Madoka Magica is a magical girl series in the loosest sense of the term. Rather, it’s a deconstruction of the magical girl genre. It is a dark, adult-themed drama with despair, loss, and consequences. While most magical girl series are about goodness and purity which allow the girl to save the world, Madoka Magica eschews all of the usual trappings. It still has girls with powers and cute costumes, but nearly everything else is different.
Madoka Magica is Faustian in a sense. The girls must make a deal with Kyubey, essentially selling their souls, in order to gain their powers and make their wish come true. Unfortunately, Kyubey doesn’t give them all the necessary information: like their bodies are now robotic husks with their souls trapped inside gems, or the fact that they will all inevitably turn into witches at some point. Kyubey, despite being an emotionless, almost neutral third party, turns into a great villain for the series. The deeper the show goes, the more you realize he is holding back. And it’s not that he’s holding back for secondary gain, no, he just doesn’t give out the information if it isn’t asked directly. It’s kind of like dealing with an Autistic person or something.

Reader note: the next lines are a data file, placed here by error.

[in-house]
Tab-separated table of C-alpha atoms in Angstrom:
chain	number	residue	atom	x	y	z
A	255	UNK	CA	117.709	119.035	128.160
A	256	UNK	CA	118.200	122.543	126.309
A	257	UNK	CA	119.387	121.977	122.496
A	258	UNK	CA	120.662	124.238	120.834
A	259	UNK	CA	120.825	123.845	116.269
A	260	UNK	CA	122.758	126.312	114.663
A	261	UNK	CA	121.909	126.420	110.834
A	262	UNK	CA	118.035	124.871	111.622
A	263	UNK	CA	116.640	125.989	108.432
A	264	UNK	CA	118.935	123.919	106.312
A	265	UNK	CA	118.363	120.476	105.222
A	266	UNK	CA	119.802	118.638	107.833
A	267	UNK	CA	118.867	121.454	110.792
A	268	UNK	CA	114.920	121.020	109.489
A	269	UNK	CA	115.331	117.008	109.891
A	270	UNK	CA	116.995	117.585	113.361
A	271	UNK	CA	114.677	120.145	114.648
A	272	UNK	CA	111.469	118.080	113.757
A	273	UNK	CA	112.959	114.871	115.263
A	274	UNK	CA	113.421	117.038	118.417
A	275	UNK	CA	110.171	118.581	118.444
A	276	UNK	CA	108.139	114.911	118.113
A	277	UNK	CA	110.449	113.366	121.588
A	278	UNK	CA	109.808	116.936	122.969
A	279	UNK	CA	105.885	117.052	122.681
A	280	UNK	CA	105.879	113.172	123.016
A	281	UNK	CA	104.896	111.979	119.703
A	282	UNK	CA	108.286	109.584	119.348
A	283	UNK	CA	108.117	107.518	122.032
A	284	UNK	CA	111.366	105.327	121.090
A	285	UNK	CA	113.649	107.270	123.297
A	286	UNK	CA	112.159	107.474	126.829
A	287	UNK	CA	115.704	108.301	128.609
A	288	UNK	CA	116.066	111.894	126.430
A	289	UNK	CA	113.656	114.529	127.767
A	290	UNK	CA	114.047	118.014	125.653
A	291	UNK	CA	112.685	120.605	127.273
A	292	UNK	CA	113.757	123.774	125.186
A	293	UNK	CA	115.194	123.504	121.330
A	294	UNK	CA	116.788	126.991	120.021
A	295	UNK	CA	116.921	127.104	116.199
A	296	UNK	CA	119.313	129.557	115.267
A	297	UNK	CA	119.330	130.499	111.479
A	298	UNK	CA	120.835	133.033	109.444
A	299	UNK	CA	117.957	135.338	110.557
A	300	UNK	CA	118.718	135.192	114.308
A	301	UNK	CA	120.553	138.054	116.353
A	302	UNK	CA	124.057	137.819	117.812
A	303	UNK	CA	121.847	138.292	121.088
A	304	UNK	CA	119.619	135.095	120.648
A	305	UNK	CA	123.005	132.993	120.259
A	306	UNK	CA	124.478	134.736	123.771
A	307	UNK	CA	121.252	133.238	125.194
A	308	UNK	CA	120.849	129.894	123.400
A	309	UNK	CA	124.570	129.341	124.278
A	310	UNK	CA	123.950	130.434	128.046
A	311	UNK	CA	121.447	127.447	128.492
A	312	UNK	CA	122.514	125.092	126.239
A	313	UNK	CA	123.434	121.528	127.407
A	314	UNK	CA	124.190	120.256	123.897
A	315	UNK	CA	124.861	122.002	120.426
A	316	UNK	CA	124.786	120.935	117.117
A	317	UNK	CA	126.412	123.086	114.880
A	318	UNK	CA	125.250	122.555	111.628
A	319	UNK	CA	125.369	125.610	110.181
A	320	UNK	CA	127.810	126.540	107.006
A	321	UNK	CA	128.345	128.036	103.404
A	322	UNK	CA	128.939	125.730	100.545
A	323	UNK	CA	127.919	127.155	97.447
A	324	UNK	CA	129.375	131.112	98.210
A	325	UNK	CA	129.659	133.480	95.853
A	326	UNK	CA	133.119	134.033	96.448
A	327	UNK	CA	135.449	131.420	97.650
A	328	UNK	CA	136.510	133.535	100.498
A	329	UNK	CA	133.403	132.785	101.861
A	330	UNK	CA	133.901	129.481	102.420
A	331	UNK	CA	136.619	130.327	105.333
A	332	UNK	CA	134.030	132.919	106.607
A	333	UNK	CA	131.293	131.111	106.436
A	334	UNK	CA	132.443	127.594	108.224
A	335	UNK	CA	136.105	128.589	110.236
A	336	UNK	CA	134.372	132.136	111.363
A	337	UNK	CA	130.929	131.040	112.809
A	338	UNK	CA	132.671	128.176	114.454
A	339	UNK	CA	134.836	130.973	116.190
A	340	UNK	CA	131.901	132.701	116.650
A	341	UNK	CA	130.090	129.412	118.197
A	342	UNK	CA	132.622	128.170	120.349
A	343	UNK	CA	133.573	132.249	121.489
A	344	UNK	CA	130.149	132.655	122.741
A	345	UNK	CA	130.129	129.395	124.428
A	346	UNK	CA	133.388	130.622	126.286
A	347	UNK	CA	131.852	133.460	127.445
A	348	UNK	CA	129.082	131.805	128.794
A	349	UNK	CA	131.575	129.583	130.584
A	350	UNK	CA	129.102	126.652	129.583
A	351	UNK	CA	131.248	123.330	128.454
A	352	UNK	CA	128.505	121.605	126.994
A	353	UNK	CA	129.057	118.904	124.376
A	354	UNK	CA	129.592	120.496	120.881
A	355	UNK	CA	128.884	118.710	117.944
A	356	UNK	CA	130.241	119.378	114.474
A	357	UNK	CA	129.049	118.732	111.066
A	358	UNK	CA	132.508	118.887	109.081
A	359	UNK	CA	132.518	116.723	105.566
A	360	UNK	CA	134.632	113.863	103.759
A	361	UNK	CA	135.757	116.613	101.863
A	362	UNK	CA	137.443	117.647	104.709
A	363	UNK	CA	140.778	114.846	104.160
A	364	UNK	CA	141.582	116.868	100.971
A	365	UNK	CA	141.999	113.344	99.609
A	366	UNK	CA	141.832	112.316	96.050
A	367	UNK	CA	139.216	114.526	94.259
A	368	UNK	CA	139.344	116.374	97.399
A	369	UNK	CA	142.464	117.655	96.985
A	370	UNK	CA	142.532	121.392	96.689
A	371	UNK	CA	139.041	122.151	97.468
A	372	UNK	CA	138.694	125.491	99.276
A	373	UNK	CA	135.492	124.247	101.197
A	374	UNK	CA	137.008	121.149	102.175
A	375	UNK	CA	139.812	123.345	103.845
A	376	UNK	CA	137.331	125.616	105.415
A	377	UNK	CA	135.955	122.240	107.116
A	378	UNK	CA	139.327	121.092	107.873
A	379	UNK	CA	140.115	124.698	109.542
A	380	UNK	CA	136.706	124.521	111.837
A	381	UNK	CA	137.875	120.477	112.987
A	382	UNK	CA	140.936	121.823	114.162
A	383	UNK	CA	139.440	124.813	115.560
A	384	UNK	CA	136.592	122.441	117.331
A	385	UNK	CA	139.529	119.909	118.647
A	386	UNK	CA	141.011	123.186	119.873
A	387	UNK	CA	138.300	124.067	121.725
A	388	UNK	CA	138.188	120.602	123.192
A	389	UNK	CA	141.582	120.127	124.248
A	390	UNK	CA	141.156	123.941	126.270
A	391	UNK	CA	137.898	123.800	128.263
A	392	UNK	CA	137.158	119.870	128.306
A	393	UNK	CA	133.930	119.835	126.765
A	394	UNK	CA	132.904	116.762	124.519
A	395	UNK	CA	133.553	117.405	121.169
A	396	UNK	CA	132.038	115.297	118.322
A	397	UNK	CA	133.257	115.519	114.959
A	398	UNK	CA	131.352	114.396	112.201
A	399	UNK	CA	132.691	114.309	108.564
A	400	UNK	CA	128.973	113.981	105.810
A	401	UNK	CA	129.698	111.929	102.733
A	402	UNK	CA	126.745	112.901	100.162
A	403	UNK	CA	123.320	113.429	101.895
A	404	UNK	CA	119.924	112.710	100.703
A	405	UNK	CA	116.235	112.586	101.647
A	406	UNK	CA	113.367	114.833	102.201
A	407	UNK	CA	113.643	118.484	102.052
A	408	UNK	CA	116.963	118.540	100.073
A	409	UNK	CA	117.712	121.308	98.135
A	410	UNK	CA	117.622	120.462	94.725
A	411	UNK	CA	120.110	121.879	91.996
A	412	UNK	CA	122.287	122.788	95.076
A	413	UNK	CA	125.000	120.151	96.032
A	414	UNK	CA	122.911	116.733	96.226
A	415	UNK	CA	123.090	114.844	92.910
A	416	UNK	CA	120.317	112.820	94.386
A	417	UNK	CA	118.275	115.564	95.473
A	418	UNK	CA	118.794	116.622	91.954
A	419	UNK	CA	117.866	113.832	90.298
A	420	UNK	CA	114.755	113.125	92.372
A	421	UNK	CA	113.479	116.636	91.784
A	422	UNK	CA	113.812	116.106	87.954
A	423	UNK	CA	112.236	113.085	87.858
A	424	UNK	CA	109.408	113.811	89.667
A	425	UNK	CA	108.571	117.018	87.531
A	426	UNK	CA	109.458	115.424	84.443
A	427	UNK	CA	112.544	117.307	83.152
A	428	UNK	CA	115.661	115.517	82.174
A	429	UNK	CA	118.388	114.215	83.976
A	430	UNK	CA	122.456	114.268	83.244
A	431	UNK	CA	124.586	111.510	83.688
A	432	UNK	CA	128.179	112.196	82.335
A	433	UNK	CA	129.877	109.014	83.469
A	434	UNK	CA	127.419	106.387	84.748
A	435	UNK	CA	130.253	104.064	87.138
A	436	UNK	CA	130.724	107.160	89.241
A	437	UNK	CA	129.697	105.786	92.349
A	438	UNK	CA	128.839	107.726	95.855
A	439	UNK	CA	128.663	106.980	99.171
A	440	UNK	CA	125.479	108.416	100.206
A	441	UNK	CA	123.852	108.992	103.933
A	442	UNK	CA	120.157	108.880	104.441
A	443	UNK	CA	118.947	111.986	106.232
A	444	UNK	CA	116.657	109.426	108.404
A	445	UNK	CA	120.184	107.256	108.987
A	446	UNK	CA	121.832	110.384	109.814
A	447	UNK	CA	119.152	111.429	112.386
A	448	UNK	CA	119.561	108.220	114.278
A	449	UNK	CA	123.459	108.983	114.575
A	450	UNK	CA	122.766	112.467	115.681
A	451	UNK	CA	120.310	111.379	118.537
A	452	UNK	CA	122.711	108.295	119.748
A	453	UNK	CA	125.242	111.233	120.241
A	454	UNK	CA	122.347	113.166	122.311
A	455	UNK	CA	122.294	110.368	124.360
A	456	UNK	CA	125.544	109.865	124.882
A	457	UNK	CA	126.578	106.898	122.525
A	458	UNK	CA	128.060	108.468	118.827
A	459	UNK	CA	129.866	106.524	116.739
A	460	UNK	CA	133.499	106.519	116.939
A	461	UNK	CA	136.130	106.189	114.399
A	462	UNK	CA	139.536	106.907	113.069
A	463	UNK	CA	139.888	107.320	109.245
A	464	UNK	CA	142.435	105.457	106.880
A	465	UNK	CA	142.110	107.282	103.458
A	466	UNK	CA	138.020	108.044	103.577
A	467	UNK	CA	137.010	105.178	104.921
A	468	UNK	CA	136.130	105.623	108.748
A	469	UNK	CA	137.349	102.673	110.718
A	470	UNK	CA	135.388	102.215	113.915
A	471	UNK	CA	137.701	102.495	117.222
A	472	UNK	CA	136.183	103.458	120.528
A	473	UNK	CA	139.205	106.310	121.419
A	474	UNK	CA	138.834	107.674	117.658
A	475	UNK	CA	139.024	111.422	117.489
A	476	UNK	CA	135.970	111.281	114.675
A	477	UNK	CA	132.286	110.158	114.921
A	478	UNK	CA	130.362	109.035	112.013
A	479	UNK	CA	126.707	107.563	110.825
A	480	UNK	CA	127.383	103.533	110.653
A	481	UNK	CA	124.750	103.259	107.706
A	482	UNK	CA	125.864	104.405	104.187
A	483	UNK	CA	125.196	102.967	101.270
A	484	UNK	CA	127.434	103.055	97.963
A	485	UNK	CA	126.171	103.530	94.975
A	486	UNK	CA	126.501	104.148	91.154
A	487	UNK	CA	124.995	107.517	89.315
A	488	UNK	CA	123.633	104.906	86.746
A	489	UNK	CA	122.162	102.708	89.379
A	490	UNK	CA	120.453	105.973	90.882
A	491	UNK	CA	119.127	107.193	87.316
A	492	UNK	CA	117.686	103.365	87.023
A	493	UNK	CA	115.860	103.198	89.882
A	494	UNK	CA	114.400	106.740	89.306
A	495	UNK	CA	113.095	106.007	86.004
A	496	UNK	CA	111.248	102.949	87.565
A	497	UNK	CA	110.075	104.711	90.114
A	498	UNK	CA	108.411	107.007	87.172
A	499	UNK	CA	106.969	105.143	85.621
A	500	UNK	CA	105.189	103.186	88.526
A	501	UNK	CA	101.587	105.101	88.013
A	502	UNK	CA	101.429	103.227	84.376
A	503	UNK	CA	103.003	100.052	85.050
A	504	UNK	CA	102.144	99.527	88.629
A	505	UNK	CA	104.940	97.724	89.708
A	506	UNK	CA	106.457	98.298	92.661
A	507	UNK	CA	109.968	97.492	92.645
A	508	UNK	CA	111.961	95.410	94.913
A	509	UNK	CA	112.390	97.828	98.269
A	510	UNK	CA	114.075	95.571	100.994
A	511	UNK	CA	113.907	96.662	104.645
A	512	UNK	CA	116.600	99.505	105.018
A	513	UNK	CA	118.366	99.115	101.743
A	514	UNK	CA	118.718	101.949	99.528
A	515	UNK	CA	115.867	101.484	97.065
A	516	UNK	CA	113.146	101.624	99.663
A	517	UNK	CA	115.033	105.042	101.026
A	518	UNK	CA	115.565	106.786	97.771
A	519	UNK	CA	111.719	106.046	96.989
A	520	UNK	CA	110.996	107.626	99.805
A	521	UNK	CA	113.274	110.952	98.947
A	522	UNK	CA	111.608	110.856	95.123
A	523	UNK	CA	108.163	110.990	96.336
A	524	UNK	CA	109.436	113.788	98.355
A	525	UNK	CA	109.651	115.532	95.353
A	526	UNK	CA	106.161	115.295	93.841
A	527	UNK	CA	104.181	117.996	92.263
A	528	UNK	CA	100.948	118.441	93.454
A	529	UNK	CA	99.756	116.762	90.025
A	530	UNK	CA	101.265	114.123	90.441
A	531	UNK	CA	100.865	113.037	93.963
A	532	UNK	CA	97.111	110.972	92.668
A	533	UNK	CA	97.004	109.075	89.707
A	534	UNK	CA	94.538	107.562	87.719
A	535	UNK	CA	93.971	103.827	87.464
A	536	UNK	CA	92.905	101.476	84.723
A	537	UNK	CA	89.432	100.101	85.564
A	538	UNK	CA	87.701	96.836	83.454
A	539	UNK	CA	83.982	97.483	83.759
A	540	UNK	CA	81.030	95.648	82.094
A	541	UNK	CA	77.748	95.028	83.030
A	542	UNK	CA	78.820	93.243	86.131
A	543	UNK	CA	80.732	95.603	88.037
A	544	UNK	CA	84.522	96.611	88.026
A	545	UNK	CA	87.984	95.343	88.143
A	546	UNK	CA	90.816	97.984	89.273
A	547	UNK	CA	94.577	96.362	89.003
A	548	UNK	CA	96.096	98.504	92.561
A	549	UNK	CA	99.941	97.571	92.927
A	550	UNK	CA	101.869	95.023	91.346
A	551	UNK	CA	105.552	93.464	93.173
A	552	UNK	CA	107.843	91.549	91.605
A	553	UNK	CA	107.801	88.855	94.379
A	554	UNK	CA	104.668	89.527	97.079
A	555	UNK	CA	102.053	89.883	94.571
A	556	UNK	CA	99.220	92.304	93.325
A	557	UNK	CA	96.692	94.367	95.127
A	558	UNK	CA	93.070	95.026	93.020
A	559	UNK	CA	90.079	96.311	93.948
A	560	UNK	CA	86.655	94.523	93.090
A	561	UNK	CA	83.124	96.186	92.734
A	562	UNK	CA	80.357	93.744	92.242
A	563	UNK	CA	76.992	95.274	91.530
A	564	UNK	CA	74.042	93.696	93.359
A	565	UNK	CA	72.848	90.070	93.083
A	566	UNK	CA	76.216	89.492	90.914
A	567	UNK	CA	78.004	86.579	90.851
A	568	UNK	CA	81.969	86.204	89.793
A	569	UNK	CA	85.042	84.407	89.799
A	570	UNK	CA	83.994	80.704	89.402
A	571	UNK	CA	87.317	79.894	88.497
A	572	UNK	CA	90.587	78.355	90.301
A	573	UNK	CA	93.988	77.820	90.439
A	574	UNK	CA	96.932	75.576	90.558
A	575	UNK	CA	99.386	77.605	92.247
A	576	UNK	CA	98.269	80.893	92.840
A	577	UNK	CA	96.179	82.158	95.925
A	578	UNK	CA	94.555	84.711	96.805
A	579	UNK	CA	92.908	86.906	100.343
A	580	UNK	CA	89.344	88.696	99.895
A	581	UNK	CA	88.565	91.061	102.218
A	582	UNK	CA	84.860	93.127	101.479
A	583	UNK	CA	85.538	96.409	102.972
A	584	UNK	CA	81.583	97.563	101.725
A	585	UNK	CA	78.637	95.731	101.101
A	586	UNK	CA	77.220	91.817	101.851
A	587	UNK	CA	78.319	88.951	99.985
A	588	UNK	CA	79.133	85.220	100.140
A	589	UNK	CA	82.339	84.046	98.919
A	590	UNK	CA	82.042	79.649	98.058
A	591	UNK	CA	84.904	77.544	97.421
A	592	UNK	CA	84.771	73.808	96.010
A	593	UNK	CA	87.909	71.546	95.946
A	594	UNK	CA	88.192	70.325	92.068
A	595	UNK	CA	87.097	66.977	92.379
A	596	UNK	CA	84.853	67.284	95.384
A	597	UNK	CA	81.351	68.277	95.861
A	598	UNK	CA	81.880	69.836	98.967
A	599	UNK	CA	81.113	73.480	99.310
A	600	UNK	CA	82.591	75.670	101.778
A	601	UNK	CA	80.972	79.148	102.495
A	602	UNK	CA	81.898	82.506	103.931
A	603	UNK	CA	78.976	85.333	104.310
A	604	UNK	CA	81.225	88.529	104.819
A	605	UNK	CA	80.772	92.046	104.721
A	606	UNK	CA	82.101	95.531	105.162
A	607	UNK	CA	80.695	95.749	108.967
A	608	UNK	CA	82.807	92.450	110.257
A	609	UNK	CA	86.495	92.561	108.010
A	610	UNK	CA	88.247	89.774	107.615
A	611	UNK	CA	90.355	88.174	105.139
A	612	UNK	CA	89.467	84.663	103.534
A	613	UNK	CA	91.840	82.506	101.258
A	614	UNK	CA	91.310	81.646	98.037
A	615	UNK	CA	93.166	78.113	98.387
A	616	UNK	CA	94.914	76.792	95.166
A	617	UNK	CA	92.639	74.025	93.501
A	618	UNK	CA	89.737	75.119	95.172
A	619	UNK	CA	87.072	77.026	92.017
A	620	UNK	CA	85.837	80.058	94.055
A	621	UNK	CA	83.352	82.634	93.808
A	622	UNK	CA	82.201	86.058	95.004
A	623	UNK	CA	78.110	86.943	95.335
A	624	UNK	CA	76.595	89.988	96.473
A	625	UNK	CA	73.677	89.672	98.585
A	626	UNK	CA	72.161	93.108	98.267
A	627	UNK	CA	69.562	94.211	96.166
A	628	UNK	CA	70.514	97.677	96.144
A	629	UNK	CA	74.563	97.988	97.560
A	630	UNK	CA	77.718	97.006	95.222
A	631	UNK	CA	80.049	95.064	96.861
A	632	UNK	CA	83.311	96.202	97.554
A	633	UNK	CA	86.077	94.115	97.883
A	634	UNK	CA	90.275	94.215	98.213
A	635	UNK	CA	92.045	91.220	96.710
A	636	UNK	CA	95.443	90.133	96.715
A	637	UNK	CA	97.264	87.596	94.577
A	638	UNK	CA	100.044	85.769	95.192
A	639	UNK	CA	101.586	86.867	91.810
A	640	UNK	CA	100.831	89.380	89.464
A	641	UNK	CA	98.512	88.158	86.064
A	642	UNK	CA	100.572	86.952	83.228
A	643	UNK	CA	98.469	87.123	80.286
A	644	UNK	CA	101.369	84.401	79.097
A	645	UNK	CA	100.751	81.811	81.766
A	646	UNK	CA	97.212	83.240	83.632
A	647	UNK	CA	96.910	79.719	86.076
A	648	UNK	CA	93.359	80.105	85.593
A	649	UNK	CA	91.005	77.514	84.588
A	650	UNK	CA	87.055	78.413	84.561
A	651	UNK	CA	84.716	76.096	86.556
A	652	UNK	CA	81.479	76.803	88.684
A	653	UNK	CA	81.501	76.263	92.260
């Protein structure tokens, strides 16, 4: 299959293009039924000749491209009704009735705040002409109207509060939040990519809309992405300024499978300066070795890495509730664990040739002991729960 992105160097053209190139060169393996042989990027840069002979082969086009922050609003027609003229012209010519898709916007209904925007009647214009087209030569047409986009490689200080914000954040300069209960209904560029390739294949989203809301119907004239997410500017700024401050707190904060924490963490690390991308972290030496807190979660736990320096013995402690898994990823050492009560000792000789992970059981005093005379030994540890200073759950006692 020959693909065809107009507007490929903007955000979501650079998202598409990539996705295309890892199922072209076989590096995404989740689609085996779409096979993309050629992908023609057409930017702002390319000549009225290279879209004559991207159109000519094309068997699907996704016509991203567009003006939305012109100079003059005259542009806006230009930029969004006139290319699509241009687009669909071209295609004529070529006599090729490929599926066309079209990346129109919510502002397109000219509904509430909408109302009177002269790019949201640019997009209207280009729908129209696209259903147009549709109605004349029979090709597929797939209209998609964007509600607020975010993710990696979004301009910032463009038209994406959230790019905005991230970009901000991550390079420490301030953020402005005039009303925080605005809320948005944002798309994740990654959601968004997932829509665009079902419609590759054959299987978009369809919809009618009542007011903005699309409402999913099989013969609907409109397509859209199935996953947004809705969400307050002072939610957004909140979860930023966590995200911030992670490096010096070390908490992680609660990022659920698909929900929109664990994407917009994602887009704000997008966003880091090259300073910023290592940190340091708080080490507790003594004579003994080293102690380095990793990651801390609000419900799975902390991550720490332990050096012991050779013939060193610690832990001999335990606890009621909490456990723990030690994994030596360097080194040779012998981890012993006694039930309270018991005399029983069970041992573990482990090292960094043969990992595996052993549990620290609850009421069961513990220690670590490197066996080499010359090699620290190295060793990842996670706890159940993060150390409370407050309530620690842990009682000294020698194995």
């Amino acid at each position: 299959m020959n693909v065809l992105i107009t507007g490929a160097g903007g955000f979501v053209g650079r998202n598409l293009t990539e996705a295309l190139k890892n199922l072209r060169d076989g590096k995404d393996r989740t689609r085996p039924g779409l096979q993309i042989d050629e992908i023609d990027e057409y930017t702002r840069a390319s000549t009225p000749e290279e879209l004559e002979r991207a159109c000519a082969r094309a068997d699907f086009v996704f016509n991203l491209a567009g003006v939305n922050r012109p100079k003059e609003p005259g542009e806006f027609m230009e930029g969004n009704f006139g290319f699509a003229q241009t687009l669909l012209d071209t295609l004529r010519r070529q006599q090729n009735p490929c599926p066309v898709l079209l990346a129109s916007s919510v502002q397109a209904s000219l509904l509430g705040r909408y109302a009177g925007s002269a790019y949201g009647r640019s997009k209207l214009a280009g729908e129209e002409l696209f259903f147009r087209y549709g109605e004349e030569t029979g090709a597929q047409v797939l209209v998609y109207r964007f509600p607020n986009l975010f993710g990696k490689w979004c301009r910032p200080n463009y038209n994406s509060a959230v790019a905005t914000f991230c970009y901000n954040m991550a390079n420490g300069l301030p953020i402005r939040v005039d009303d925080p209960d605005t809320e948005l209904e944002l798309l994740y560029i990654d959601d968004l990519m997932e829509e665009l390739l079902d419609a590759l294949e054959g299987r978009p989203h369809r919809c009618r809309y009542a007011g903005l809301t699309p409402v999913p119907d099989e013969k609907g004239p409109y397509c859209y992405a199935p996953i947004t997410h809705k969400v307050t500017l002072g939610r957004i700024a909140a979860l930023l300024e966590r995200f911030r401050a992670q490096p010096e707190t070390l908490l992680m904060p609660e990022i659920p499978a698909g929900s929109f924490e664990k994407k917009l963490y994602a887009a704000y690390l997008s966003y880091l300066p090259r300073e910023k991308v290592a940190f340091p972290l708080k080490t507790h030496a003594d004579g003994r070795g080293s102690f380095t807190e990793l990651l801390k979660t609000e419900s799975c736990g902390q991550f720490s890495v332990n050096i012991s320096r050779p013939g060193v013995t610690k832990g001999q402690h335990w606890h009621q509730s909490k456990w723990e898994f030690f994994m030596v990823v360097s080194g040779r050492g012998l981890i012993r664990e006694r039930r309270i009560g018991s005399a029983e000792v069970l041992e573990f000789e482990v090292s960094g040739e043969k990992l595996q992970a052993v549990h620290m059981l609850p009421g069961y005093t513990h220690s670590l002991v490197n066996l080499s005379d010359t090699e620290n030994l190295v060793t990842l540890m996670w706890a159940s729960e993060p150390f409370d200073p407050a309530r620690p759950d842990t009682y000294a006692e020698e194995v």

Plenty of girls jump aboard the magical girl train like Sayaka, Mami, and Kyoko. They fight witches in thoroughly exciting action sequences. Fortunately, there is plenty of action in the series. Almost every single episode has something going on. And as the series progresses, the stakes of the action increases. A sense of doom, which was subtle in the beginning, grows ever larger as the series progresses. They manage to raise the stakes time and time again, and do it in a way that feels completely natural given the ground-rules the series has set.

Continue reading ‘Madoka Magica Mega Review’


Btooom, Kill la Kill


Bombs and boobs.